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Belly Binding for Optimal Fetal Positioning

by Khadijah Cisse

What do you notice about these bellies?

40+ week pregnant bellies

Vertical separation of the abdominal muscles is called rectus diastasis. It is common in pregnant women, particularly in the third trimester. Some women will have more integrity of their muscles than others. But separation of these muscles can lead to a pendulous uterus as the weight of the baby increases. The ideal angle for the axis of a full term fetus falls somewhere between 55-60 degrees, as shown in the photo below. In the photos above, the green line represents the approximation axis that is ideal for baby, and the red line indicates the approximate actual position of the baby. If your belly looks like the bellies above, then you may wish to consider wearing a prenatal abdominal support garment starting at the beginning and for the full duration or the last trimester of pregnancy.



The belly beneath represents the ideal belly with optimal abdominal tone. When abdominal tone lacks, the bottom of the baby (the bum) will lean too far forward into the belly, and this can hinder labor in many cases. Poor abdominal support is a leading cause of asynclitic (tilted) heads, and also issues like prodromal labor, as the body is continuously feeling a need to exercise the uterine muscles since they are not receiving optimal support from the abdominal muscles. Other common issues can be brow presentation, babies flipping to breech or transverse, and overwhelmingly long labors, sometimes lasting in excess of three days and sometimes with a dysfunctional pattern of labor.

40 week belly

Sadly, there are not a lot of support garment options that properly support the abdomnal muscles, as most come only bellow the belly and do not adequately support the upper and mid region of the abdomen and uterus.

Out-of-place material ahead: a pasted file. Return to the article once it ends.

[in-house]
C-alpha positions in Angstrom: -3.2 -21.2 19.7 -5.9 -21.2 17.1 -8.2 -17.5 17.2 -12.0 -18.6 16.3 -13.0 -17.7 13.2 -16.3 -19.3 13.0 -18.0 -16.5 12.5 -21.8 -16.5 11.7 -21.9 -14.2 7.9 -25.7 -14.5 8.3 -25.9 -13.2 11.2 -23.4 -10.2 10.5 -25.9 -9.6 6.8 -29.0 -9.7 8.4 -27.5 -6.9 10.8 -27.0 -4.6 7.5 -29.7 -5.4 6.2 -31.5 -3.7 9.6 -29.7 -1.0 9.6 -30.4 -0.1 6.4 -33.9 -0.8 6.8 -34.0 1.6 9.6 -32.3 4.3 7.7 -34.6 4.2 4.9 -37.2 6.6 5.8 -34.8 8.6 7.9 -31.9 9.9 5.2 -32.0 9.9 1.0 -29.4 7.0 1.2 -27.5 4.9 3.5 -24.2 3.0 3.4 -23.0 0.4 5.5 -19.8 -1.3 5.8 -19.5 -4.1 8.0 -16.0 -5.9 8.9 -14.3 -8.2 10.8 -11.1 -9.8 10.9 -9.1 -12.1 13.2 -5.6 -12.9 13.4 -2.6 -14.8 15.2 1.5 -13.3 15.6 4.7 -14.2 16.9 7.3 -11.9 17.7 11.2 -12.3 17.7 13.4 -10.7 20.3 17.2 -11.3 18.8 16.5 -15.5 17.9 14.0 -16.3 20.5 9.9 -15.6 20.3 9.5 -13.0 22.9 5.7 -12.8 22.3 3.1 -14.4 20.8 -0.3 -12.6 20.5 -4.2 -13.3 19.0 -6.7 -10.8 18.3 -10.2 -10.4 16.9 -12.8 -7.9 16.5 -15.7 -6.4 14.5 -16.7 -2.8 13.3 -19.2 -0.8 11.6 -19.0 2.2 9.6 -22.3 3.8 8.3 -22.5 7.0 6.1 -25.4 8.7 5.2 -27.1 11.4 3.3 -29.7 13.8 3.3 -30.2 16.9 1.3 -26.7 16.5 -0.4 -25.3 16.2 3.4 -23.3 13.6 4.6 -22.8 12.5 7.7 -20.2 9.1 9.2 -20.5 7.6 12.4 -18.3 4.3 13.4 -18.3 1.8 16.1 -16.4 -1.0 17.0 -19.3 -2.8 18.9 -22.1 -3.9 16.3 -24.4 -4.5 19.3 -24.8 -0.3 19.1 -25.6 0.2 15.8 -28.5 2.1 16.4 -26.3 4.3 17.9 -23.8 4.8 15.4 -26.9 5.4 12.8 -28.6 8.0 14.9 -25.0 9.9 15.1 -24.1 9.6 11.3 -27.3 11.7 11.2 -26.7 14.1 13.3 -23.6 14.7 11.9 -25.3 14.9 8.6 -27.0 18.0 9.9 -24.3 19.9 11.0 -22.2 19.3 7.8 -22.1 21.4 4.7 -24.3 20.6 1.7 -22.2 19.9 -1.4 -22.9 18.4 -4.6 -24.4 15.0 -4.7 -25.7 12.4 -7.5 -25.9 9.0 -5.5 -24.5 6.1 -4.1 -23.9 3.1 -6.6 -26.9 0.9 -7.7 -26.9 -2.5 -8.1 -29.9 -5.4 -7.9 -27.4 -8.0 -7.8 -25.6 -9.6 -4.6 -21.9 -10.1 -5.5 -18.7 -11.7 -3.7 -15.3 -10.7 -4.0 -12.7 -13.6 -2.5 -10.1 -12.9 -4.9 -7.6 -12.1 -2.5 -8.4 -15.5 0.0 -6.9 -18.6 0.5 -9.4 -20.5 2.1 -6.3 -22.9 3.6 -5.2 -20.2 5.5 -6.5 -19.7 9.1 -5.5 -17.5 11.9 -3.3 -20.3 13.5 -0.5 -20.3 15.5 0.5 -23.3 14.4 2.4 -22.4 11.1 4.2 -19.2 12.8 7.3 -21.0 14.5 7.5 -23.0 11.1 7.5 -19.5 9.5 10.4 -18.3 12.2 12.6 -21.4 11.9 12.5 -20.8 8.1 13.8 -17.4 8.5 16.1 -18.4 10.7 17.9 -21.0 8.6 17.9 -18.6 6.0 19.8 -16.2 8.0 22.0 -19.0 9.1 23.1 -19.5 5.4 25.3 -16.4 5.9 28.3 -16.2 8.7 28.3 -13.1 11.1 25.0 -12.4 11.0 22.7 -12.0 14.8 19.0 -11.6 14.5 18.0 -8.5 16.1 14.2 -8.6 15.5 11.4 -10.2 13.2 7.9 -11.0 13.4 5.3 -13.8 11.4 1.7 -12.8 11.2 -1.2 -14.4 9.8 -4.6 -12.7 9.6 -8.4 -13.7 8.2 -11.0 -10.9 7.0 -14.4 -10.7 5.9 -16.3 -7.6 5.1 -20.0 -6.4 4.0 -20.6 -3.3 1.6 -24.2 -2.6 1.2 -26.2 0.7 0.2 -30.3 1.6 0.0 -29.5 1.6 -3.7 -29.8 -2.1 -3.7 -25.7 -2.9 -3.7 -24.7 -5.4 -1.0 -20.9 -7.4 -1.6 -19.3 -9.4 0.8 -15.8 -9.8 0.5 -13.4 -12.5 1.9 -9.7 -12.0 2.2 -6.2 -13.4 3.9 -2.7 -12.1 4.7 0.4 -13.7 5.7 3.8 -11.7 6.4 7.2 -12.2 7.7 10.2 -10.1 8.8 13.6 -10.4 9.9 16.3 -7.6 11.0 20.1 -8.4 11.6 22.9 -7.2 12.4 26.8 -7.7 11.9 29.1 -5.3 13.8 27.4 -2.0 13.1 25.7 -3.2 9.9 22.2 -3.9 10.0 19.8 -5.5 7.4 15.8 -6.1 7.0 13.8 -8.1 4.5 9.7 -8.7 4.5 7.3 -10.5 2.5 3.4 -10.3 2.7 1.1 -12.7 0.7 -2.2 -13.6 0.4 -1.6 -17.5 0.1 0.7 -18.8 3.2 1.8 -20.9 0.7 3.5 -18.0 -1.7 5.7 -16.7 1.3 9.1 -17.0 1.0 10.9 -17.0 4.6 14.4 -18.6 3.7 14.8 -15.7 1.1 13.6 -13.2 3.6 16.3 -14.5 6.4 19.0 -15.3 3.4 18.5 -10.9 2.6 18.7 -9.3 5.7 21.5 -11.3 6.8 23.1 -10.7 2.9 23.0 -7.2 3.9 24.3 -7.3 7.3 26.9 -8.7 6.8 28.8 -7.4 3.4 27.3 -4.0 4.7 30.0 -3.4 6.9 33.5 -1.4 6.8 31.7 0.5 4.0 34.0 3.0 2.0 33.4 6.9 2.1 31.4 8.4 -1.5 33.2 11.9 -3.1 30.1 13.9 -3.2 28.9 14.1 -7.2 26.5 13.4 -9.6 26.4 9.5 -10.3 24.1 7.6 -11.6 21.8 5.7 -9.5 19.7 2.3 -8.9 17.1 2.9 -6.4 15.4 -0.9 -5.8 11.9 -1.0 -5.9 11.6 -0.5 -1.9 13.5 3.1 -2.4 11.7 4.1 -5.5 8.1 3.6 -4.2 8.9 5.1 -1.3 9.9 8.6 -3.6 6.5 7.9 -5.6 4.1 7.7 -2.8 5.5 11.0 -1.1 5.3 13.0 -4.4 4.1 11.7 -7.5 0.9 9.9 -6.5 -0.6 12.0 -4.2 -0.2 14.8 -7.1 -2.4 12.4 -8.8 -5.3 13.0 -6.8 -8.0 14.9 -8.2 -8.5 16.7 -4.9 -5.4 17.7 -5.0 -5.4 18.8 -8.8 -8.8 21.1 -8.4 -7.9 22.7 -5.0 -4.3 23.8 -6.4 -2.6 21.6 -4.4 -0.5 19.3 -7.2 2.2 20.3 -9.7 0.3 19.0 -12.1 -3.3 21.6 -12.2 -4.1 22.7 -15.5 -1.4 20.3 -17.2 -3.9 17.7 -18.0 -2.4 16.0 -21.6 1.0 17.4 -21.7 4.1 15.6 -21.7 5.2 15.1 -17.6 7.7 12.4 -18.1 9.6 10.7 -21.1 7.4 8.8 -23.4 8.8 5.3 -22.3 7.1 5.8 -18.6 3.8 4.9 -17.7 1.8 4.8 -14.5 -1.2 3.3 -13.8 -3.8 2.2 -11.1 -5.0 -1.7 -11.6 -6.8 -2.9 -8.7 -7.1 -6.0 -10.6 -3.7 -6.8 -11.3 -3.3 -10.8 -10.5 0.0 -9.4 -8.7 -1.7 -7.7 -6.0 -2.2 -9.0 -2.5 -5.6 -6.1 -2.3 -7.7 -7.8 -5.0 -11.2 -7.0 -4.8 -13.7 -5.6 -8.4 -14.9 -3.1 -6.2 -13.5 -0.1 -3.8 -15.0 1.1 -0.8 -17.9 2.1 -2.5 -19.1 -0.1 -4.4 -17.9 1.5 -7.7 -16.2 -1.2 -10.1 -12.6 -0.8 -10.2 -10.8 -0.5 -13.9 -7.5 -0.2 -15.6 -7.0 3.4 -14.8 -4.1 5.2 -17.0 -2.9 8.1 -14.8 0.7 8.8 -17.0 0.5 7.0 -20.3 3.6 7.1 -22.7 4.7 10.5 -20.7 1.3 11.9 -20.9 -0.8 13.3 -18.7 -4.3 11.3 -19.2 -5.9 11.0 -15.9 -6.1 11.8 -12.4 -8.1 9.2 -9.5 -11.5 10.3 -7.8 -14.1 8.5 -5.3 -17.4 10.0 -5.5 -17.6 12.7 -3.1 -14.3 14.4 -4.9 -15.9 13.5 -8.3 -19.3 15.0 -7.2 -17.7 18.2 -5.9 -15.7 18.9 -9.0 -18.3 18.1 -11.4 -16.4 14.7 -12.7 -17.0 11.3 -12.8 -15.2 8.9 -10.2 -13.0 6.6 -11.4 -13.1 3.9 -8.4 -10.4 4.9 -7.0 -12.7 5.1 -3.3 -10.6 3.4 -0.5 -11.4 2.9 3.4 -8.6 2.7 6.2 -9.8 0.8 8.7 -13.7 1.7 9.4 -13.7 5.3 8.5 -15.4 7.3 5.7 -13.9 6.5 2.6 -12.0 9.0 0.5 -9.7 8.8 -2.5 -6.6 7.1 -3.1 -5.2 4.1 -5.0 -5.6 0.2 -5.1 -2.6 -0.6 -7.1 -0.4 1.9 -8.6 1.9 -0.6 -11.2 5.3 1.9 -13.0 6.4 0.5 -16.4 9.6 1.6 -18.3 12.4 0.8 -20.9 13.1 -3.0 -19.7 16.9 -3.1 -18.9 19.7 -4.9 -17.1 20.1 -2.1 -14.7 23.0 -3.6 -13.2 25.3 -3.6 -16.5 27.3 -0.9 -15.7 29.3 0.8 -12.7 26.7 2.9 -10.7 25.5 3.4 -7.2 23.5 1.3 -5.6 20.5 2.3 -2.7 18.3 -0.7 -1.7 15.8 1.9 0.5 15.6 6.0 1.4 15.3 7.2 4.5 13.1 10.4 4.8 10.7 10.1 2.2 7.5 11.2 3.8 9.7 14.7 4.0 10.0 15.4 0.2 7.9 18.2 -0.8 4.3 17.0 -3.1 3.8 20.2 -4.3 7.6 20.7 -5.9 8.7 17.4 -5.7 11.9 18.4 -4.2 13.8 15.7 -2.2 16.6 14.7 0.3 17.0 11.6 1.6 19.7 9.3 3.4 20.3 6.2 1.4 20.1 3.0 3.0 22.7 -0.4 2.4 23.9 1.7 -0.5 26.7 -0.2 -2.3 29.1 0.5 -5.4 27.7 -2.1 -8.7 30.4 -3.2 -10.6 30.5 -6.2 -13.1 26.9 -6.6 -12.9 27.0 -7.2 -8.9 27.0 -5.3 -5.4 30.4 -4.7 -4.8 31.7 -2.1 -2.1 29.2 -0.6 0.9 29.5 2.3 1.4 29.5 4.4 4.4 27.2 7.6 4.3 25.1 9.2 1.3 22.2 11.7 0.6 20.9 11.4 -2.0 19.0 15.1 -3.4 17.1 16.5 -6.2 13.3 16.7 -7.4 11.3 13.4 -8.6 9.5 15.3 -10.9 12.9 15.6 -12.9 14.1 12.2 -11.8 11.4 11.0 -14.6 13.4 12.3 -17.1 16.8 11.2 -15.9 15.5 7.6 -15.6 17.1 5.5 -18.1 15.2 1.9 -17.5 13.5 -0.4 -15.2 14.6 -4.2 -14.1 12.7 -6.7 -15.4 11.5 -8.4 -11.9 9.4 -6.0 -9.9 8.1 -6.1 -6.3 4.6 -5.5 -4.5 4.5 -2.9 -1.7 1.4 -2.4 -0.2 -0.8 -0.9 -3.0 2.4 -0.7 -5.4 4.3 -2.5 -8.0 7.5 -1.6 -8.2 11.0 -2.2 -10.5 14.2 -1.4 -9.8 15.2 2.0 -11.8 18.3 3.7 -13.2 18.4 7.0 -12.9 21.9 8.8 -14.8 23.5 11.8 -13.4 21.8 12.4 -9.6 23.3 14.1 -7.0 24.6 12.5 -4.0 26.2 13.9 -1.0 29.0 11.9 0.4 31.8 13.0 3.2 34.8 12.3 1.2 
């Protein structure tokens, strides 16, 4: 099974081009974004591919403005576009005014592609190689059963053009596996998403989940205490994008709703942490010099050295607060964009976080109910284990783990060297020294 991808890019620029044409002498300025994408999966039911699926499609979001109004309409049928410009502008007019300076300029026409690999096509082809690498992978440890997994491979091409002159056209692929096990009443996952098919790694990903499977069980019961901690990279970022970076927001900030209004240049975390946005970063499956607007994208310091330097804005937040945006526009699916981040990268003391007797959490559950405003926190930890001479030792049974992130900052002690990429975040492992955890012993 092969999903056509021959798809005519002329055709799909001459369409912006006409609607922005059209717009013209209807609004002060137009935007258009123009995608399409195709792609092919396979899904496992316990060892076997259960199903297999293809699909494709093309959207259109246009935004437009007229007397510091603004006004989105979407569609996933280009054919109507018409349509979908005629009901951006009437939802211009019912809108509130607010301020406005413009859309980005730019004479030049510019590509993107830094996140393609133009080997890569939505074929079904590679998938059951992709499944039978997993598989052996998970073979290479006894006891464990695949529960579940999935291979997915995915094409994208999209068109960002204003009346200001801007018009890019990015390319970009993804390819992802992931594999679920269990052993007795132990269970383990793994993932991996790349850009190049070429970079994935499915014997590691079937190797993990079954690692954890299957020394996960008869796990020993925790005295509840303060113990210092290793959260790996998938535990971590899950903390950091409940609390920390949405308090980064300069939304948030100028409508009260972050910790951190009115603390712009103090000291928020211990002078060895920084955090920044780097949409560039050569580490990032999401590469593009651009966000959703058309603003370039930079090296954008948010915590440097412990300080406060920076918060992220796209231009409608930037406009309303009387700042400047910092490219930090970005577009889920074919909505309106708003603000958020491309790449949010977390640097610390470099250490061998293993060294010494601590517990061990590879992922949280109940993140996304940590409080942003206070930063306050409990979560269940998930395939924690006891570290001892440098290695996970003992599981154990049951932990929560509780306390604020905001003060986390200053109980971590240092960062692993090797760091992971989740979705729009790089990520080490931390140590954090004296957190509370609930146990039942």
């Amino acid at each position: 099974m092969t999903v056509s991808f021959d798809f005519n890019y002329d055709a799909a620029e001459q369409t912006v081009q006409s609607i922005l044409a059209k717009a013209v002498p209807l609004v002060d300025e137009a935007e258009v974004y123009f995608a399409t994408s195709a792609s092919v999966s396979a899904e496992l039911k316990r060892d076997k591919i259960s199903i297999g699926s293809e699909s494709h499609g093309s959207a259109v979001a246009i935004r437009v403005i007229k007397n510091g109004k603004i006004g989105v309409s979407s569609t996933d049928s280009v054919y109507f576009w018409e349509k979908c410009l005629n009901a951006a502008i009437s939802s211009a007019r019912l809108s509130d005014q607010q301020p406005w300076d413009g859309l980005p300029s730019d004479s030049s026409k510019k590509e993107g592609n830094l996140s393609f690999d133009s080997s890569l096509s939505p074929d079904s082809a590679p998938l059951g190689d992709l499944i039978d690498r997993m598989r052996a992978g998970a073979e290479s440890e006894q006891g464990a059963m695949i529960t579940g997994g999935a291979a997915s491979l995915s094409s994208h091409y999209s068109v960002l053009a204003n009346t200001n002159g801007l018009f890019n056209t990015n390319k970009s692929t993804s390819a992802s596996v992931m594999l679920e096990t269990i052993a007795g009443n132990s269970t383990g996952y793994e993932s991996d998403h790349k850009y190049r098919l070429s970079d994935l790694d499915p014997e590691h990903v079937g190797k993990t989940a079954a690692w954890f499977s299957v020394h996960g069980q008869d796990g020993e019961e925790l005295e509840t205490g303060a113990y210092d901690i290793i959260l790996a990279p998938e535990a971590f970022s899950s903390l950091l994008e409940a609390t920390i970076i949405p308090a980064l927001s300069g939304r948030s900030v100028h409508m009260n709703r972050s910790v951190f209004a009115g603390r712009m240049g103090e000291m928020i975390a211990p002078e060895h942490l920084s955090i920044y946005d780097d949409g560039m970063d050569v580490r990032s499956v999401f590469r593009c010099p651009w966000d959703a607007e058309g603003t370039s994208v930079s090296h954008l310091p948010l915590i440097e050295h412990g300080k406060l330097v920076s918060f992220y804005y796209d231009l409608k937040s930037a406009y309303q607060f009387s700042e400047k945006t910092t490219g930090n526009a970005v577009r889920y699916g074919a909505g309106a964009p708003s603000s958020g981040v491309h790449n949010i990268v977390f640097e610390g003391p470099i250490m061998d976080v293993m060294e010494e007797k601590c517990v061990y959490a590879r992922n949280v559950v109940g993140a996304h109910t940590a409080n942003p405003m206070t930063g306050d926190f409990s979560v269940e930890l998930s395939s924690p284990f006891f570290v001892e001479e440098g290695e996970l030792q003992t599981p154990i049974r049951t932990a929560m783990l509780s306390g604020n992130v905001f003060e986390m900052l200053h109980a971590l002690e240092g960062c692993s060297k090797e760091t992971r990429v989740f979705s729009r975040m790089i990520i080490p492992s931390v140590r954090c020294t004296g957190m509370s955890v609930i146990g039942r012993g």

But here are a couple to check out:







And you just only need light support, then you can instead wrap occassionally with a wrap sling, as my friend Kristi demonstrates here:

Should You Worry About Your Baby's Position?

Worry? No. But do your part to support good abdominal tone and optimize baby's potential for good positioning, ideally, yes. Ultimately we all have only so much part in the position the baby will assume, but there is much evidence to support the fact that the better the baby's head is flexed (chin tucked against their chest), and the better support the trunk and the appendages of the baby have, the more easily baby can assume good head position for labor and birth.

Likewise, there is a lot of talk about the OP or occiput posterior baby, and it is important to know that OP babies get born, too. In fact, for some women, the shape of their pelvis makes OP a better fit for baby to come through. All the talk of OP babies causing back labor and hip pain and such is legitimate, but babies that begin labor LOT (left occiput transverse, thought to be the most ideal positioning for start of labor) also can still result in babies with asynclitic (tipped) heads and cause similar pattern of labor.

Either way, it is important to know that babies rotate and manage to be born regardless. So give support to your body if it needs, consider doing steep inversions once you baby is engaged for approximately 30 seconds at least once per day while supporting the belly, see a chiropractor regularly if it is within your means, and then relax and worry not about how your little bub decides to come through the pelvis.

Just to be clear, MANY women will have a normal birth, even if they do not support the abdominal muscles, but if you are planning a VBAC or striving for your first vaginal birth, why take the chance?

Should Everyone Bind the Belly?

Only some women really benefit heavily. If your belly looks like the top pictures in this article, and ESPECIALLY if you are a VBAC momma or a first time mother, then consider really paying attention to abdominal support. Before pregnancy and between pregnancies, it is really good to get those core muscles in shape, too.

Before, during, and after pregnancy, a great resource to help restore the muscle integrity is The Tummy Team.

What About After Baby Arrives?

Postpartum binding is really popular in many cultures around the world and can help minimize bleeding, reduce afterpains, and hasten the time it takes to restore your body to close to the pre-pregnancy size.

And, for postpartum support, check out the Belly Bandit, available from multiple online sources.